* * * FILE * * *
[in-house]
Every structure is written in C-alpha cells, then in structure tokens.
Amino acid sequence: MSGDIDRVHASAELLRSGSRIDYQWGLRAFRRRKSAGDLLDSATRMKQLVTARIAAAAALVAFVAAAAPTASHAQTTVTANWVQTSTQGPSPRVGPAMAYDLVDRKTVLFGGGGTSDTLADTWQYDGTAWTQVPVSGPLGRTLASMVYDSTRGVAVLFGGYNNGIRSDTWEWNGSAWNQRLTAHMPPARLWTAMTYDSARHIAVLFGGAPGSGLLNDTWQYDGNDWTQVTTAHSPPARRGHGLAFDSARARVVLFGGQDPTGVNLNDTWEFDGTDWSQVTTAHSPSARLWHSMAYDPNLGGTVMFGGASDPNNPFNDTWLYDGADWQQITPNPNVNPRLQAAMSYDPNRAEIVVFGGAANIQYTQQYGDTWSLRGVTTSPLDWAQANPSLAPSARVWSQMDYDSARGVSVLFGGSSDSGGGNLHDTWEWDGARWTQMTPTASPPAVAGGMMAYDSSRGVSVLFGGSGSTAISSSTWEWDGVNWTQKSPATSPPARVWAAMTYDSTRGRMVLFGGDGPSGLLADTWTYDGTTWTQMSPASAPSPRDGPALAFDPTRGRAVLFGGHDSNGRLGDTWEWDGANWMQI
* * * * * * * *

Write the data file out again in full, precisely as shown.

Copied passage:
[in-house]
Every structure is written in C-alpha cells, then in structure tokens.
Amino acid sequence: MSGDIDRVHASAELLRSGSRIDYQWGLRAFRRRKSAGDLLDSATRMKQLVTARIAAAAALVAFVAAAAPTASHAQTTVTANWVQTSTQGPSPRVGPAMAYDLVDRKTVLFGGGGTSDTLADTWQYDGTAWTQVPVSGPLGRTLASMVYDSTRGVAVLFGGYNNGIRSDTWEWNGSAWNQRLTAHMPPARLWTAMTYDSARHIAVLFGGAPGSGLLNDTWQYDGNDWTQVTTAHSPPARRGHGLAFDSARARVVLFGGQDPTGVNLNDTWEFDGTDWSQVTTAHSPSARLWHSMAYDPNLGGTVMFGGASDPNNPFNDTWLYDGADWQQITPNPNVNPRLQAAMSYDPNRAEIVVFGGAANIQYTQQYGDTWSLRGVTTSPLDWAQANPSLAPSARVWSQMDYDSARGVSVLFGGSSDSGGGNLHDTWEWDGARWTQMTPTASPPAVAGGMMAYDSSRGVSVLFGGSGSTAISSSTWEWDGVNWTQKSPATSPPARVWAAMTYDSTRGRMVLFGGDGPSGLLADTWTYDGTTWTQMSPASAPSPRDGPALAFDPTRGRAVLFGGHDSNGRLGDTWEWDGANWMQI